• english
  • spanish

Cullen JonesI wrote a couple of days ago a post about our experience at our local swimming pool. At that time I didn’t make a connection between race and swimming, but today when I took Feromsa to his swimming lesson, while I was waiting and watching him in the water, something clicked in my mind.
I noticed that he is the only black kid in the whole pool, and let me say that the swimming pool is quite full of children of all ages.
How could that be? I know that the neighborhood is mainly white, but not THAT white… Simply there are no black children learning to swim, even when it is such an important skill.
When I got home I started to look for info on the internet about black swimmers and I read about the sad statistics that 60% of African American children don’t know how to swim.
There are many reasons for that, most of them related with the past of slavery, segregation and poverty. After many generations of not being able to access swimming pools, it has become a sort of a bad habit that keeps passing from parents to children. Since parents never learned to swim, it is only logic that they passed their fears and lack of knowledge of the activity to their children. 
The most tragic part of the statistics is that black children are more likely to drown than white children.
Now I get the surprise of the little white girl when she saw Feromsa in his swimming shorts. It’s probable that she has never seen so much dark skin before! Maybe it wasn’t the first time she saw a black kid, but probably it was the first time seeing a black kid in shorts learning to swim.
But there is a long history of black swimmers, from the first slaves brought from Africa to America to the recent black Olympic swimmers like Gold medalist Cullen Jones.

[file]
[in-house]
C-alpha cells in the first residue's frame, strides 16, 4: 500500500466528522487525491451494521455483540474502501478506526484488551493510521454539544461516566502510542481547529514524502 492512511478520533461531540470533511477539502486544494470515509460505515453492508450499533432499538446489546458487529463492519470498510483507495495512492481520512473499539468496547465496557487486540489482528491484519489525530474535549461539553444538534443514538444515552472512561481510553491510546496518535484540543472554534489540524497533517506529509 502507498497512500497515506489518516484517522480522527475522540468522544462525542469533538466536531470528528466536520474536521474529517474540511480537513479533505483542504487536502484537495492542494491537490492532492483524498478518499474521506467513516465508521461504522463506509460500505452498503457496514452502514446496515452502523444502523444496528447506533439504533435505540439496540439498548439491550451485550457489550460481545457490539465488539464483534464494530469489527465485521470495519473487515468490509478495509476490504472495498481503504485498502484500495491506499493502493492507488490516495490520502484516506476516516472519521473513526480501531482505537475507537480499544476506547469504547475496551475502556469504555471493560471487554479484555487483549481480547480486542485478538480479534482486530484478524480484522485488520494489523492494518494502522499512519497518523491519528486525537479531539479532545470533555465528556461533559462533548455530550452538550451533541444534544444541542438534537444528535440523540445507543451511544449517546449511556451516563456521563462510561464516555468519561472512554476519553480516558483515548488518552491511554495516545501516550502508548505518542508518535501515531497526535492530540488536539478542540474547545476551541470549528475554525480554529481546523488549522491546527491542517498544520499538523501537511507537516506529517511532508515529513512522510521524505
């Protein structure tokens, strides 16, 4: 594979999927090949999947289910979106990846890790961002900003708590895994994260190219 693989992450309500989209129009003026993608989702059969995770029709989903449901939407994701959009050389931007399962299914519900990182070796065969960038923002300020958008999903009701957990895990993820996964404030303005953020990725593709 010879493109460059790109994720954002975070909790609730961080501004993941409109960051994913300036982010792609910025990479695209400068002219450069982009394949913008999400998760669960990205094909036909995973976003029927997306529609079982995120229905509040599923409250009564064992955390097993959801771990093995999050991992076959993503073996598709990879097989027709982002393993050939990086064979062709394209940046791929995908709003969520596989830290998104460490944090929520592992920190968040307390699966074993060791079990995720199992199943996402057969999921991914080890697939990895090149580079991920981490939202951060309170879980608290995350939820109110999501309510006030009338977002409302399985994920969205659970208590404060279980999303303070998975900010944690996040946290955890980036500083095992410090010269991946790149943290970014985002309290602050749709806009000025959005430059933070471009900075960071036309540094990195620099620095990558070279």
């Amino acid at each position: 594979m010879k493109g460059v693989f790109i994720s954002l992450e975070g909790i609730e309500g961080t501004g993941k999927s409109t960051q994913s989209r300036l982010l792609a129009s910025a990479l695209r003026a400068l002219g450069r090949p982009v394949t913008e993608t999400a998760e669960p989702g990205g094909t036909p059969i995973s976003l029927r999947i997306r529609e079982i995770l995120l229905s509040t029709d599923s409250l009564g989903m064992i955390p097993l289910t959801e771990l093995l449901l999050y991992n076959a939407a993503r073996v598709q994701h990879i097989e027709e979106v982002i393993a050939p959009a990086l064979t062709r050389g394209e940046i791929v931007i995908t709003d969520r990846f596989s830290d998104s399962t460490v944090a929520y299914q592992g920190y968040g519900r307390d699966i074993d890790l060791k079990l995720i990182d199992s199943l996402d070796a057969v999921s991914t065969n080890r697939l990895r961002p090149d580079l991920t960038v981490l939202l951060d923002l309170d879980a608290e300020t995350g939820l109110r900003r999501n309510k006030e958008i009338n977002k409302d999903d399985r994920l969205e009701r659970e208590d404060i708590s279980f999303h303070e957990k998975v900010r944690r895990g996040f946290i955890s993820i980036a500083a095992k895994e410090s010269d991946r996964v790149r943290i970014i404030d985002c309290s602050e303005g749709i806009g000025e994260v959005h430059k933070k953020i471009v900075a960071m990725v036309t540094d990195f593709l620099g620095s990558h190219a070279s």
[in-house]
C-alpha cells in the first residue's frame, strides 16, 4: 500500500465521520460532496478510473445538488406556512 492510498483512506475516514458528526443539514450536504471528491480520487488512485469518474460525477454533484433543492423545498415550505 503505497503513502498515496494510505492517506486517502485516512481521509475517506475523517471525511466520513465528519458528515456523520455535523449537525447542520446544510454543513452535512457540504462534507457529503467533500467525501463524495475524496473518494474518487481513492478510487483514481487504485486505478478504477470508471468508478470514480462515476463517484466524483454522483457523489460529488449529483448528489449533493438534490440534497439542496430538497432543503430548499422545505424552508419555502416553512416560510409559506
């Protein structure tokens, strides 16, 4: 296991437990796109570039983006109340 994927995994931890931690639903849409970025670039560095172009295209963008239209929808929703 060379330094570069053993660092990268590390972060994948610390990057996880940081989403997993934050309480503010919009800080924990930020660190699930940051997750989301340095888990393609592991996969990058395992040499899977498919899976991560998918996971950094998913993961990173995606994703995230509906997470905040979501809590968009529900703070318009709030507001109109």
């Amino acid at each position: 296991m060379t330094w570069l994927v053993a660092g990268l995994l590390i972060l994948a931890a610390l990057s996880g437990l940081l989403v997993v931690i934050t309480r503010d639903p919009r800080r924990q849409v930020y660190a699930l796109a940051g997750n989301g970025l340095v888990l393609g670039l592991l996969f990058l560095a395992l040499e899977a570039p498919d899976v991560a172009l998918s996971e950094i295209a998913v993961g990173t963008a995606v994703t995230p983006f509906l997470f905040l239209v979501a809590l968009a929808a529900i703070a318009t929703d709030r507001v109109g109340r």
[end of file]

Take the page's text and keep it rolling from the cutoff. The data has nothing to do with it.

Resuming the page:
Jones is trying to change the statistics by becoming personally involved in teaching black children how to swim. He is the founder of the program Make a Splash which teaches minority children this important skill. His personal story is also an example of how far a child can get when supported by parents and community. After almost drowning as a child, Cullen Jones instead of never getting into the water again, was encouraged by his parents and teachers to learn how to swim, with so much success that he ended up winning an Olympic Gold Medal in 2008!

I can’t tell you how many stereotypes, racist jokes, and plain ignorance I encountered while I was researching this subject.
I’m going to do my best to help my children learn how to swim. So far, Feven and Feromsa love the water. Who knows, maybe one of them will become an Olympic swimmer.

Related articles:

Why Don’t More Black Children Swim? (NPR)
60% of urban African-American children can’t swim, survey says - GBM News
Cullen Jones helps minorities swim out of deep end - MSNBC
Tough swim through stereotypes for African-Americans
African-American swim club celebrates 50 years - USA TODAY
Rich History of African American Swimmers Recognized
The International Swimming Hall of Fame: Celebrate Black Swimming History
”Black Splash” honors African-American swimmers
 Is race a factor in sports success? The Guardian UK